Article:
For Matteo Franceschini (b. 1979) the correct approach to the development of a musical idea is still that of an artisan, with pen and paper. This approach does not, however, exclude recourse to digital technologies, which, for Franceschini—currently interested in multi-perceptivity and multi-sensoriness—are fundamental. Digital technology, in fact, permits him to integrate with the same rigor different forms of artistic expression (music, literature, video art) and to render his creativity synaesthetic, involving not just hearing and sight but also other channels of perception, for example, taste. All of this is based on solid technique and deep historical awareness, but free from dogma and from the “weight” of the masters, whose legacy, in Franceschini, is renewed in those fundamental, almost physiological, archetypes that he collects and reinterprets, one above all, form, handed down by the “noble fathers” but managed with the instruments and thought of today.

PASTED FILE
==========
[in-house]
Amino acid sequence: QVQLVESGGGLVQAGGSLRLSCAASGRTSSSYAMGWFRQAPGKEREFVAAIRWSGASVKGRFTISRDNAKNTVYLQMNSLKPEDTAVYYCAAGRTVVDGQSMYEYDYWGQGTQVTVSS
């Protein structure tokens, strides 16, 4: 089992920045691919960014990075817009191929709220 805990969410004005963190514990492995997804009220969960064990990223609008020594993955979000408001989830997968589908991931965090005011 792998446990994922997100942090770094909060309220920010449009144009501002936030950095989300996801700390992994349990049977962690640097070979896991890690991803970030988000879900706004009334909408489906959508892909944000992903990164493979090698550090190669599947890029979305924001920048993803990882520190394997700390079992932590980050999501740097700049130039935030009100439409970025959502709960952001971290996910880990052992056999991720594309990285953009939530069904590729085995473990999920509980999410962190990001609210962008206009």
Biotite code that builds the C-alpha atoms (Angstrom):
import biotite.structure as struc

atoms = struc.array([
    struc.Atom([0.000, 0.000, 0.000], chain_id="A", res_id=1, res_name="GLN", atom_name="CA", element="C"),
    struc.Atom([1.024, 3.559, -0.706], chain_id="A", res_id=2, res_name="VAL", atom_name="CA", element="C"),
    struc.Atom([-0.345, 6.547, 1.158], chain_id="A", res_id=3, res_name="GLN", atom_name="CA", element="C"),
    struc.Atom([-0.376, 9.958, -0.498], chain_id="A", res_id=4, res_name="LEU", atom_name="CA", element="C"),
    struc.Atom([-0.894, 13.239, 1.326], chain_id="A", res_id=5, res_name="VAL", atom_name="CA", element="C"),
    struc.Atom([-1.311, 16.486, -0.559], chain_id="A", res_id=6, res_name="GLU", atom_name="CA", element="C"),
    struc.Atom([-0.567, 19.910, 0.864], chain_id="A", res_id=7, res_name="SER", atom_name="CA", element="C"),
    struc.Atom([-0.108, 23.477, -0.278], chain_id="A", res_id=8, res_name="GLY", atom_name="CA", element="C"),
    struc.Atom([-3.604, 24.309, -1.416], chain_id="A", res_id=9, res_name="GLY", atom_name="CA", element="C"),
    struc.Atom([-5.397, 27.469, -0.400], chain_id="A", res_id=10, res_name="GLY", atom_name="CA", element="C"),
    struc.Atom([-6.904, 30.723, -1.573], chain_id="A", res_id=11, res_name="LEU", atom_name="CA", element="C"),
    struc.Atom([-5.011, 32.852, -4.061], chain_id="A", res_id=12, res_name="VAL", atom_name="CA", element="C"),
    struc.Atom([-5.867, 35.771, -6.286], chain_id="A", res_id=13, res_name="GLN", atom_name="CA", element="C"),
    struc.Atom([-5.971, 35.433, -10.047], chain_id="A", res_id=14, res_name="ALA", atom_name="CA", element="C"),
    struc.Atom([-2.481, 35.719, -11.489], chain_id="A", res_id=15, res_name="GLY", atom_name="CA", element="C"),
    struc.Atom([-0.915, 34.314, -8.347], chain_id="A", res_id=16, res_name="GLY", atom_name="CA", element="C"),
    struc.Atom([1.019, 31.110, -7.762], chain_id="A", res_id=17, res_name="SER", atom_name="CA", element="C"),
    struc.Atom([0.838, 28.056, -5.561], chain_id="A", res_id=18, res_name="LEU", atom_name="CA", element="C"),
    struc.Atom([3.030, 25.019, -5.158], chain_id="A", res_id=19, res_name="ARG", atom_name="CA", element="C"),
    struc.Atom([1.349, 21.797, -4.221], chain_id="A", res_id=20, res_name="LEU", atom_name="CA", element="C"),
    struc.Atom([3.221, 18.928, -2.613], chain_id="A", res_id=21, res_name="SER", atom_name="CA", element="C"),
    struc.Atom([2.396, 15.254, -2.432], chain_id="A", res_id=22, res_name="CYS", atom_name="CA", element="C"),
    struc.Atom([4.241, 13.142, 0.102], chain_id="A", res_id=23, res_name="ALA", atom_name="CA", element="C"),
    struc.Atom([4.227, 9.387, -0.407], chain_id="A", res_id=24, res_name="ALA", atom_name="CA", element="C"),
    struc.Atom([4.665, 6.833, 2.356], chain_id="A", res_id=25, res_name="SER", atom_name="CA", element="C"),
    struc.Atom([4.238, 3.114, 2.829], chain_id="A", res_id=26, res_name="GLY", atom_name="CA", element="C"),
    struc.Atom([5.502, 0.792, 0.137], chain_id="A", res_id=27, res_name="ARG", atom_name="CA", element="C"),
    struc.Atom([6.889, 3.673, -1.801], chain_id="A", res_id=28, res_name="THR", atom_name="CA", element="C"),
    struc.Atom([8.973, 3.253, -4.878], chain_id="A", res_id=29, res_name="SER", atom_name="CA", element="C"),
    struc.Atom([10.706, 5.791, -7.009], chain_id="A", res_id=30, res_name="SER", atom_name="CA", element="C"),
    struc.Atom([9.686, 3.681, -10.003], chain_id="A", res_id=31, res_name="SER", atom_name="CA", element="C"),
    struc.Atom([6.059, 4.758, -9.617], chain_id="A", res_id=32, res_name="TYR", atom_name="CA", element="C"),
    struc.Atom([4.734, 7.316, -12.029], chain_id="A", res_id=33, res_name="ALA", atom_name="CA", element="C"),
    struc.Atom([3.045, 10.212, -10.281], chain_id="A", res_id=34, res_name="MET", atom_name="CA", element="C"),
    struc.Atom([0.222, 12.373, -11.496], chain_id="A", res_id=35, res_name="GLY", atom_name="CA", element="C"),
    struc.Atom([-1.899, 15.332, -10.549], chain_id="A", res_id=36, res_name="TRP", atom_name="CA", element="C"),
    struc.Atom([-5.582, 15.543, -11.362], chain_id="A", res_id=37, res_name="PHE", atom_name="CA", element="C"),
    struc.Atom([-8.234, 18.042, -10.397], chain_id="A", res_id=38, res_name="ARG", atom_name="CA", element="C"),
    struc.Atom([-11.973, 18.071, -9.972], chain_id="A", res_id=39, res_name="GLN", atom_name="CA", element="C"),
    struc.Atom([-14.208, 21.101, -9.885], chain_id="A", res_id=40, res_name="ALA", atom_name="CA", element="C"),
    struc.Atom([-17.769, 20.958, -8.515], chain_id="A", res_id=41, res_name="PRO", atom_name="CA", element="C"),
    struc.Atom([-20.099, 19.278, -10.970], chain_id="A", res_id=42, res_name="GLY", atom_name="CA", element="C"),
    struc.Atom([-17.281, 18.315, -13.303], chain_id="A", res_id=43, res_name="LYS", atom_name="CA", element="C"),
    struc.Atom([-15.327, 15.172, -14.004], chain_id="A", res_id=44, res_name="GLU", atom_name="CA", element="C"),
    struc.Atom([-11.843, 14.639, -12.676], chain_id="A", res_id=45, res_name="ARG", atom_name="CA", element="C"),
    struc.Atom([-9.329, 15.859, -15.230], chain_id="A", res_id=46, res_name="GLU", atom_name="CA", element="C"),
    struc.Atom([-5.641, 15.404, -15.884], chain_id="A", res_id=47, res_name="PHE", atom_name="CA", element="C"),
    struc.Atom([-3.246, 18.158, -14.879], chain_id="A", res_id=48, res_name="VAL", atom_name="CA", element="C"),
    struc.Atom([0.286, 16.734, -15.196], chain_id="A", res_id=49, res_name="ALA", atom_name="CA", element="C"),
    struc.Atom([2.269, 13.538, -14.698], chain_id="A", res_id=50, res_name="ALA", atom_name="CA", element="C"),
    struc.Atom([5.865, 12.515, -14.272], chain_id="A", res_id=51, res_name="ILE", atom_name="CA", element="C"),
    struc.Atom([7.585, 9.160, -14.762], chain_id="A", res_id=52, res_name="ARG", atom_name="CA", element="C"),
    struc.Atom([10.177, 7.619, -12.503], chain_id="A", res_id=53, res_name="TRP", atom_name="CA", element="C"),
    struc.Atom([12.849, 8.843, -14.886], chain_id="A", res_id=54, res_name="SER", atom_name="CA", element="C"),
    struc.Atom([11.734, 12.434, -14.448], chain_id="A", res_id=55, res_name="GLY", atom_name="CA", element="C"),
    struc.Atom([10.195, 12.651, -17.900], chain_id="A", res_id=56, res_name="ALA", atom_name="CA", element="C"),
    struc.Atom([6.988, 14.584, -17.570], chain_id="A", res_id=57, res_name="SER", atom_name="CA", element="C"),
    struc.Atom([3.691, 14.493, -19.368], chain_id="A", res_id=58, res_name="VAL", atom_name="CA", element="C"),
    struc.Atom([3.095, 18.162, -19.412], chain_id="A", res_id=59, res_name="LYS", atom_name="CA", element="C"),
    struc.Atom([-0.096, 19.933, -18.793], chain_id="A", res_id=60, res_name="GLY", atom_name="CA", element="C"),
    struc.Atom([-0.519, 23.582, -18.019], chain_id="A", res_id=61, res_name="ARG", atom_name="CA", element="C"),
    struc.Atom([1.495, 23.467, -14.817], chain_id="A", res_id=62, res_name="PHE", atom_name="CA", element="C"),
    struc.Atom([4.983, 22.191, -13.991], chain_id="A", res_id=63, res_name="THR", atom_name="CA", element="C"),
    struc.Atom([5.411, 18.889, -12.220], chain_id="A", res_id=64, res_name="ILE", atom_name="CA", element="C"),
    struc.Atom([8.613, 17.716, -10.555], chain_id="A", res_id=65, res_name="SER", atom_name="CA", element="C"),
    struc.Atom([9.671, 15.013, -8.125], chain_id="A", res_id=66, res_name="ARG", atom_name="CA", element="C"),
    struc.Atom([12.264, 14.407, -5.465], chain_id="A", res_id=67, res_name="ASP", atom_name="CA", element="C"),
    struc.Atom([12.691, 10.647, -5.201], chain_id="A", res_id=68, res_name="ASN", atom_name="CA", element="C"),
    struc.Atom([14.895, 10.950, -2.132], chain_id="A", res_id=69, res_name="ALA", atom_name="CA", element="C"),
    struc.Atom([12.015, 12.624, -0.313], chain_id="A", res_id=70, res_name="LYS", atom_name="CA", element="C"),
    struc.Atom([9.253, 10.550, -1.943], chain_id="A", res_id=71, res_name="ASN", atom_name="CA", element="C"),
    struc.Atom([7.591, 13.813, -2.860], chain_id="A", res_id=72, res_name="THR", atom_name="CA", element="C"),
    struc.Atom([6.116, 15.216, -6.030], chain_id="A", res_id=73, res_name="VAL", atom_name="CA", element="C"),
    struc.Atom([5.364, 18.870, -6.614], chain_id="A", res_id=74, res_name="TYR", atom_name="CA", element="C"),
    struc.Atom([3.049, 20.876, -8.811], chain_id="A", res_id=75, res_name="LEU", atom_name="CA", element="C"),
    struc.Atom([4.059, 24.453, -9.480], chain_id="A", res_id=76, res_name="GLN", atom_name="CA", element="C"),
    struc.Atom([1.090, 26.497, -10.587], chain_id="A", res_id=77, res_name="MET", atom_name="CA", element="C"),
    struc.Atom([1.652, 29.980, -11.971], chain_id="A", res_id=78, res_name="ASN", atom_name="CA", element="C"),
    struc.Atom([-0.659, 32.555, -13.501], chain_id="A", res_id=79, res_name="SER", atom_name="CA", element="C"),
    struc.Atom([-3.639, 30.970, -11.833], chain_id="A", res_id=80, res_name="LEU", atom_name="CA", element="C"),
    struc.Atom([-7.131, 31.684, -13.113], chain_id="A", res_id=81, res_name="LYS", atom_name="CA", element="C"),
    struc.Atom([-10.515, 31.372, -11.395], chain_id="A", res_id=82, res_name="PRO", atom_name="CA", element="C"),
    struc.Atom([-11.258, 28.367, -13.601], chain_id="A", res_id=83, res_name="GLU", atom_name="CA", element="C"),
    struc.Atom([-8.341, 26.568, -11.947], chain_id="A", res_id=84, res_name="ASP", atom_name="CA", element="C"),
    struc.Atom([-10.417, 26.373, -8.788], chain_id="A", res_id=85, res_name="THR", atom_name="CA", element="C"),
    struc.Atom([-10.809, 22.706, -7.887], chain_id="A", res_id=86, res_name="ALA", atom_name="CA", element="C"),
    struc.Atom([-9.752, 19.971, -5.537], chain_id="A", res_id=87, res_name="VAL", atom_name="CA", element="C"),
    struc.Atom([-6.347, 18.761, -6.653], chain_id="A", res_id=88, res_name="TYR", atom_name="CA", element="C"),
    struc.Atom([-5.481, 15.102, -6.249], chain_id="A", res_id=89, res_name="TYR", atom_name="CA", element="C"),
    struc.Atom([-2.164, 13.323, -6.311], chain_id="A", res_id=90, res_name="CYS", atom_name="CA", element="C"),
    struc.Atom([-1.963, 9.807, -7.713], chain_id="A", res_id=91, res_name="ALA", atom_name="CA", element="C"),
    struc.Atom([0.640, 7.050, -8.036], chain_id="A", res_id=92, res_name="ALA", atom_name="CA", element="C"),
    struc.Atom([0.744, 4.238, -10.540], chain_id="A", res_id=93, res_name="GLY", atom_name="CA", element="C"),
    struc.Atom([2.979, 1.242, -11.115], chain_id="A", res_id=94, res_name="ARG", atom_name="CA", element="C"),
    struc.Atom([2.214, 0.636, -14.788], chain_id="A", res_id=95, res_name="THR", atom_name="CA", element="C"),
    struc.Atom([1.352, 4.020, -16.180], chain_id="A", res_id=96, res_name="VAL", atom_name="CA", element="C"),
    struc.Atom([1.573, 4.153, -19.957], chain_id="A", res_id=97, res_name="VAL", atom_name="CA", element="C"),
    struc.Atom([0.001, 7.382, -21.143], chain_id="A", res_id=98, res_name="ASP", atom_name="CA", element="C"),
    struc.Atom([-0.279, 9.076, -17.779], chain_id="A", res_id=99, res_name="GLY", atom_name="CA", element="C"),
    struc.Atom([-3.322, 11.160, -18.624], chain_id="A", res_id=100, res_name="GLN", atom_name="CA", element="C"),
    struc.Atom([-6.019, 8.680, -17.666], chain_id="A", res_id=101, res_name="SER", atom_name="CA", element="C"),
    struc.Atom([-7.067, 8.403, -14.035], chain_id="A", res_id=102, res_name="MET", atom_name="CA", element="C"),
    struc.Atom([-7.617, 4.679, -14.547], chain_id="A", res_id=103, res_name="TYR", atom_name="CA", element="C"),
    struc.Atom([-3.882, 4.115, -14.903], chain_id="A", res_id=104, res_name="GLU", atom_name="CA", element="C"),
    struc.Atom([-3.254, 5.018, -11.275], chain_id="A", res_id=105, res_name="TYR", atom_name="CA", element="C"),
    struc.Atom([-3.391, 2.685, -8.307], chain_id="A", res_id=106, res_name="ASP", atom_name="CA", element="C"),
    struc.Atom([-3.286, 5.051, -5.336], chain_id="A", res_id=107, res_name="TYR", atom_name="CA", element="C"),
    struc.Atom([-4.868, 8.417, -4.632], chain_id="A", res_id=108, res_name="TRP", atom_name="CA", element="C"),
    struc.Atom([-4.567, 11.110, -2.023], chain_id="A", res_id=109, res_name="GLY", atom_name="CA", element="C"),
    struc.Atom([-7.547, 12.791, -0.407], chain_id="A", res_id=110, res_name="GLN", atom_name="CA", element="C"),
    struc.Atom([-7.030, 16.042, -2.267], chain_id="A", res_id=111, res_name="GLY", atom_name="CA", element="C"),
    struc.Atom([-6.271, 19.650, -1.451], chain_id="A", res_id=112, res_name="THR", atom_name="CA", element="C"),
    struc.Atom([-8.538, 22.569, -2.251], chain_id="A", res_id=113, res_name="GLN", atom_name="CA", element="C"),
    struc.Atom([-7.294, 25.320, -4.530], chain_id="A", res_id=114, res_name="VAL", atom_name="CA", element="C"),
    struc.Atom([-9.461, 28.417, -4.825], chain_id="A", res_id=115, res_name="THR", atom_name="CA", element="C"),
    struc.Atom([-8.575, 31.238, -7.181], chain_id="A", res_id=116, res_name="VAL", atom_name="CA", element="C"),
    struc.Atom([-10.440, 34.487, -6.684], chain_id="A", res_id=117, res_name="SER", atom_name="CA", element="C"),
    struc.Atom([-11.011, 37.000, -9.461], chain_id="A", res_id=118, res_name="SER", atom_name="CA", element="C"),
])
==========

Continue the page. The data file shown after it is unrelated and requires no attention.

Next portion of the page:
For Daniele Ghisi (b.1984), his first approach to writing music was digital. Influenced by the processes of computer-aided composition, he makes use of the computer, on the one hand, to allow himself to “be surprised” in his dialogue with the machine as as a creative participant other than himself and to discover unexpected evolutions of an idea through the modification of certain parameters. On the other, he uses the digital technology to manage the meta-musical process that lies at the basis of his work. In fact, for Ghisi, writing a piece consists of re-elaborating a database of musical elements and citations, almost never recognisable when heard, in such a way as to obtain a form one degree removed from the original. The digital techniques, then, become a means for interfacing with tradition, within a perspective of “open music” in which the work of the fathers takes the form of live material, and not just at an unconscious level. Nonetheless, when Ghisi writes for acoustic instruments, there is no computer-aided orchestration software equal to the job. The translation of a sonic idea into acoustic content remains for him an “analog” craft.